Using Improv to Face Life’s Curveballs
Disclaimer: The materials and content within this podcast are intended as general information only and are not to be considered a substitute for professional legal advice or a consultation with a lawyer.
1. Family Law Tip of the Week
Once your divorce is final, remember to revisit any life insurance policies, 401K Plans, retirement plans, stock/investment plans (etc.) to make sure the beneficiary information is what you want it to be (or what it has been ordered by the court to be). If you forget to change things and leave your ex-spouse listed as the beneficiary, in the case of your untimely death, any benefits may still go to that ex!
2. Using Improv to Face Life’s Curveballs
This week, Bill Binder of Phoenix’s Torch Theatre joins us to talk about handling life’s curveballs with grace.
For those who don’t know, improv is unscripted comedy or theatre. The reason that improv is so compelling is because there is no script, when you are doing it, you are in the moment. The audience and performer discover what the show is about together. In improv, if you are worrying only about this moment, you can understand the people you are with at a deeper level, be able to more fully understand them and “yes, and…” them to build something now (instead of worrying what will happen in the future).
Before Bill started doing improv, he didn’t know how to listen. He didn’t have a lot of self-expression. Because Bill was introduced to long-form improv, he started realizing that if he wanted to be effective, he had to really start listening – not to JUST what was being said, but also to the subtext. In other words, Bill had to hear what was really going on behind the other person’s words. The ability to ask “why” results in amazing conversations/connections with other people.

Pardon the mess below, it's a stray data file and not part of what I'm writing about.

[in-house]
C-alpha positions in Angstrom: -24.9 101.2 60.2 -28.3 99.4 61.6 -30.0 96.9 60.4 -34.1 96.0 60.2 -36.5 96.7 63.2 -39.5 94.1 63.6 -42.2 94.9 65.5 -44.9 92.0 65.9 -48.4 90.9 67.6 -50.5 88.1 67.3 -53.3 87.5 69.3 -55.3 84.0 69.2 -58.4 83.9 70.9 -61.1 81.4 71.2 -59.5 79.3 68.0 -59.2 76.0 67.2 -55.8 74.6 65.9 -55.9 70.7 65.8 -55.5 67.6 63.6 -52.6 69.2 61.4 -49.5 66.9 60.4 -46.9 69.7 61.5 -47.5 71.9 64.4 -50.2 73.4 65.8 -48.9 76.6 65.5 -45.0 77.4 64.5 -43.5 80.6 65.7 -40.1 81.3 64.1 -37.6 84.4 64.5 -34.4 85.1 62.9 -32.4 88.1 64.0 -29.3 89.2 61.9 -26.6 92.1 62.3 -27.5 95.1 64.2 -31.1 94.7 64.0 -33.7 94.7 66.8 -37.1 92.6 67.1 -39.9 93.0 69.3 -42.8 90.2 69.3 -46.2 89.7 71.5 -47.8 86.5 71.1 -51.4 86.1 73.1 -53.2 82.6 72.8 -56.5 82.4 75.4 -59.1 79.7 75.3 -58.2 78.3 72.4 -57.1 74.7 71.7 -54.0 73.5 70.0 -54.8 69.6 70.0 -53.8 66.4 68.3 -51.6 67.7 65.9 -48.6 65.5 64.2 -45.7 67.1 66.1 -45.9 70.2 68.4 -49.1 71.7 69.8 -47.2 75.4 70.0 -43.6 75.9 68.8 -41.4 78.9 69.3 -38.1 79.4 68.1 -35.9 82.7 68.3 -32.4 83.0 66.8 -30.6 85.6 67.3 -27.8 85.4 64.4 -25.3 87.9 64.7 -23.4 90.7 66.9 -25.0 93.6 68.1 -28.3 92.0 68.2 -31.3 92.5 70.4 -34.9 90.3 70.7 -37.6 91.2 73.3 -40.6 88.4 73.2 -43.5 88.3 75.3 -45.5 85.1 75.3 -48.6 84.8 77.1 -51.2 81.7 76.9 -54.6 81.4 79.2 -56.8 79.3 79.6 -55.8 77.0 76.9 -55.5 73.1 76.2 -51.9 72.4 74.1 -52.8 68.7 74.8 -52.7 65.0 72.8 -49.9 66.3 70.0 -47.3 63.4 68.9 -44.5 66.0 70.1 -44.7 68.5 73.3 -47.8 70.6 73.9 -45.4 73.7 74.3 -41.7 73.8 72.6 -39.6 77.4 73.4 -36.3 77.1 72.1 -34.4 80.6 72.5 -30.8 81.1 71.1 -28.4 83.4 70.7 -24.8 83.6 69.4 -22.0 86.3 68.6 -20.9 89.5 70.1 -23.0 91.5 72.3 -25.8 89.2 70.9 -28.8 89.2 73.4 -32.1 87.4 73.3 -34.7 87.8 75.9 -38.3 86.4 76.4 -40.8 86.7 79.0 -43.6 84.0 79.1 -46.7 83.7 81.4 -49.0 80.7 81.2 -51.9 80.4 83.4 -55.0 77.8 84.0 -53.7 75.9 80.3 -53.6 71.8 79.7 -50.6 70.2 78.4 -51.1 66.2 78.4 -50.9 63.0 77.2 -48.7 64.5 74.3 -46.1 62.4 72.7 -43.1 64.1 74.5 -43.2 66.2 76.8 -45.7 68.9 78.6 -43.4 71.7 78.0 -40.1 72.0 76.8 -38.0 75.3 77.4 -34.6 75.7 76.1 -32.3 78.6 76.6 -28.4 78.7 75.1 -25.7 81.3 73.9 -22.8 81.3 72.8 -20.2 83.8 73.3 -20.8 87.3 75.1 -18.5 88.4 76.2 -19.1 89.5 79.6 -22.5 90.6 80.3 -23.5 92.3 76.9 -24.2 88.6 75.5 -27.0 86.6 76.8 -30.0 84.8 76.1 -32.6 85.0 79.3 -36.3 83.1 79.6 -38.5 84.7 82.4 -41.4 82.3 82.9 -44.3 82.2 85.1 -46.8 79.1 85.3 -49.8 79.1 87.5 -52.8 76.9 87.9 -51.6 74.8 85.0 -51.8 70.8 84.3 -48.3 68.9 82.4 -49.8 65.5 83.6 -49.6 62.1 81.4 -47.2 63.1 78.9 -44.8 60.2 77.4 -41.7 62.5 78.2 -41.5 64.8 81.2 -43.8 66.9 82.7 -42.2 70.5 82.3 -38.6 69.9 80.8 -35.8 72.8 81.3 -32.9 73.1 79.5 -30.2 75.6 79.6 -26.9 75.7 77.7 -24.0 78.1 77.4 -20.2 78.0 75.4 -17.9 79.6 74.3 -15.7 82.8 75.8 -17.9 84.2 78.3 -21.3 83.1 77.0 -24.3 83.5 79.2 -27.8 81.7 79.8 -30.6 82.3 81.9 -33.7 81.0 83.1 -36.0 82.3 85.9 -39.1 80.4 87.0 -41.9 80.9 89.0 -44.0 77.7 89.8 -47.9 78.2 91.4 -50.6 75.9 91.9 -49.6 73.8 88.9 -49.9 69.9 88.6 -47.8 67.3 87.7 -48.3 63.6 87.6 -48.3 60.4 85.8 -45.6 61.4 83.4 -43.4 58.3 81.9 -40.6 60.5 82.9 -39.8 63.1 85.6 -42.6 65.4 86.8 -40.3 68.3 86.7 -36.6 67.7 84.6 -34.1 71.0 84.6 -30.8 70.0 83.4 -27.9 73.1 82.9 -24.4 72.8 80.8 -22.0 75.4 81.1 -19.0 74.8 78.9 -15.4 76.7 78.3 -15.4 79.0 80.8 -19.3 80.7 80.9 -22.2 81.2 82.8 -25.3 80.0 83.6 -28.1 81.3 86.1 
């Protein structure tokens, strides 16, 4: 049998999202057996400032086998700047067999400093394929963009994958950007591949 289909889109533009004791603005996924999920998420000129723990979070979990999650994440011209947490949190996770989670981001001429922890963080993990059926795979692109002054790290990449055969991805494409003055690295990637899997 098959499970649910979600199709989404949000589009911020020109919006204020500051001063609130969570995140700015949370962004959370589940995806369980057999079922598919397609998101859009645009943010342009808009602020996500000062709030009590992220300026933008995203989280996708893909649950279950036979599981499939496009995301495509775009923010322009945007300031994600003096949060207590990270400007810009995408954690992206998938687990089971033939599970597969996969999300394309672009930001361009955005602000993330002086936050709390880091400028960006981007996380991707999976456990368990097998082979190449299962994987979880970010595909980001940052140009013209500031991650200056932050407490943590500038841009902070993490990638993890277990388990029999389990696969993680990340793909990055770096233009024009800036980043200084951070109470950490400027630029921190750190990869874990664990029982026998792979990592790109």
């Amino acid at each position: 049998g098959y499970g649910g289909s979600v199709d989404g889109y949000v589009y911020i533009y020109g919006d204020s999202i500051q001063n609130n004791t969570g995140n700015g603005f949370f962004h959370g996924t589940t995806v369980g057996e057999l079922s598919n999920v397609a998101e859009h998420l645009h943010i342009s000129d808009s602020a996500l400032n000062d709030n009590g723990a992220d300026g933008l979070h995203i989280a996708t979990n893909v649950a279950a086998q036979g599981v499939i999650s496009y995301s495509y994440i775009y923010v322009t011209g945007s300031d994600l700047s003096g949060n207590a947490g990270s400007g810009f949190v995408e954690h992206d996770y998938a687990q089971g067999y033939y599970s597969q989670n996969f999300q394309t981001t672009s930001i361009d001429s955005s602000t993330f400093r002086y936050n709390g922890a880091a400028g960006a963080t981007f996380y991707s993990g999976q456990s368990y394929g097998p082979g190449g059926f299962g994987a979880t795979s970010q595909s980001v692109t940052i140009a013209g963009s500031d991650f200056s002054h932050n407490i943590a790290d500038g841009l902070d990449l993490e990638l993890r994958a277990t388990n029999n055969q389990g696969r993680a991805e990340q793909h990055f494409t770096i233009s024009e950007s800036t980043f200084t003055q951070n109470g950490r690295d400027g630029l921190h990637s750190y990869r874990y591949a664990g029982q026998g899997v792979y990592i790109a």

NOTE: Improv has the power to change the quality of all of your interpersonal relationships!
This is the first thing that is taught on an improv stage. It is functional in terms of theatre. To say “Yes, and…” means to agree to things (in theatre) to keep things going in the scene.
Bill understands we all can’t say “yes, and…” to everything in life. However, what is valuable about this idea is the ability to listen to a relationship partner and say “I can’t give you the application of what you are asking for but what do you really need?” Listen more deeply and figure out what you CAN agree to do.
This is particularly important for ex-partners who are trying to co-parent, share custody and share parenting time. There are challenges in real life because of logistics. However, try to sit back and look at whether “Tuesday at 5:00 p.m.” is really the important thing. If you honestly look at it, at the deepest level, each parent is most interested in spending time with the children.
Finding Your Voice and Authenticity Again
“Truth in Comedy” is a great book that addresses this issue. It deals with truth and authenticity. Be honest about what you really want.
In improv, when a scene is going badly, it is because you are talking about what you are doing. You aren’t looking at your partner and telling them what you feel. When you tell your partner what you really feel, the scene comes alive again.
Dig deeper. WHY do you feel what you feel? Why do you love someone or hate them?
Asking these questions opens relationships up beyond your wildest dreams!
Vulnerability gets a bad rap.
Bill loves being on stage because he gets to lead little lives with people. On stage, Bill is comfortable being vulnerable because the scene will eventually end. He can say what he wants to say.
Life is much more satisfying when you act on what you want to say. Once you do it the first time (as terrifying as it is), it feels amazing. Once you do this time after time, you know what’s on the other side and you push through the fear.
What complements vulnerability is honesty. Honesty means speaking the things you wouldn’t normally say. Saying these things also allows us to become better listeners.
Remember that being honest includes being honest with yourself. If you can’t be honest with another because of fear of retribution, be honest with yourself that the best thing may be to walk away from that relationship. Understand, however, consequences will come with leaving, too.
“The only way you are going to succeed in your scene, your improv career and your life is by asking ‘What do I actually want?’ and then making choices based on that.” –Mick Napier
Check out the Torch Theatre (and Bill) at torchtheatre.com. The first Saturday of every month, The Torch offers free improv classes.
Also, on April 17-19, 2014, The Phoenix Improv Festival will be happening at the Herberger Theatre. If you live in the Phoenix metro area and want to discover more about improv, this is the perfect opportunity!